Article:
Dividing property in an Illinois divorce is often an emotional process. You may become attached to property that must then be distributed in the final divorce settlement.
While mediation allows you and your spouse to divide property without the assistance of the courts, traditional divorce enables the judge presiding over the case to determine who is entitled to what under state statutes.
What is equitable division of property?
Illinois is one of many states in the nation that follows an equitable division of property model when it comes to distributing property and assets. Rather than split all marital assets and property 50/50, equitable division allows the judge to split marital property based on what is deemed fair to both parties.
According to Illinois state statutes, the judge may look at several factors when making the decision to divide property, including the following:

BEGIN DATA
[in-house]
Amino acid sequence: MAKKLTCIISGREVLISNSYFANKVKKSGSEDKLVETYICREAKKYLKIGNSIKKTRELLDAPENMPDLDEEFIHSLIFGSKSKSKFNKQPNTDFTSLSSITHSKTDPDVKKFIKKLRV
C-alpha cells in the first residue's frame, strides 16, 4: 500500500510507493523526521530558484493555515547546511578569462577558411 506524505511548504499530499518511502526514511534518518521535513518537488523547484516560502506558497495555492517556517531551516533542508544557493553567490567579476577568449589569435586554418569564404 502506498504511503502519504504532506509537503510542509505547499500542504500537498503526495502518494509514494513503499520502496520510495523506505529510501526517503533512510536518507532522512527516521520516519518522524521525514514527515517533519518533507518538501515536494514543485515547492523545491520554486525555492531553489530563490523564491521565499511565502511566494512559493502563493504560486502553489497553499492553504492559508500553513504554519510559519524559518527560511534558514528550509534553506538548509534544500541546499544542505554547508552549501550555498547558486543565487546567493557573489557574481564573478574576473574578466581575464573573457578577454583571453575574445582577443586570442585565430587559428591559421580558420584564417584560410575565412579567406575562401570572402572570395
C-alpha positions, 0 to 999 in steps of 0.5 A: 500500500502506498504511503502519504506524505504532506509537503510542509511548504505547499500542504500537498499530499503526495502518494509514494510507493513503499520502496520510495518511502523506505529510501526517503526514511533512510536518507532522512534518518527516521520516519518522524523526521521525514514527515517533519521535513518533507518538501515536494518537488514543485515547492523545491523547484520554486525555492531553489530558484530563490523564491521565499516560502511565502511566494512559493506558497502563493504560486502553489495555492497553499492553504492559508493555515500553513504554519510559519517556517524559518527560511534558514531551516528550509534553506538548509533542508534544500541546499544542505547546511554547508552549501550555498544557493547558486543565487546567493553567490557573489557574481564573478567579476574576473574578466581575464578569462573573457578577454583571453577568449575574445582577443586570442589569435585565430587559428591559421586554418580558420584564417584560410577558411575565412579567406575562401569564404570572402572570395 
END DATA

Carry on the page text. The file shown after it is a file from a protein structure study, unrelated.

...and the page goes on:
- Each parties contribution to acquiring the marital property
- How long the marriage lasted
- Value of property awarded to each spouse
- Age, occupation, health and resources available to each party
- Whether there are children involved
- Whether there are prenuptial or postnuptial agreements involved
The judge may also look at the tax consequences for each party and make decisions based on the best interest of everyone involved.
What is separate property?
Not all property is divisible in the final settlement. Separate property is property and/or assets you may have had prior to the marriage. It may also include inheritance money or gifts given to you by a third-party during the time you were married. It is critical that these items remain separate and do not get mingled in with marital property, however, or they will lose their separate status. Once this occurs, they may be divided in the final settlement as marital property.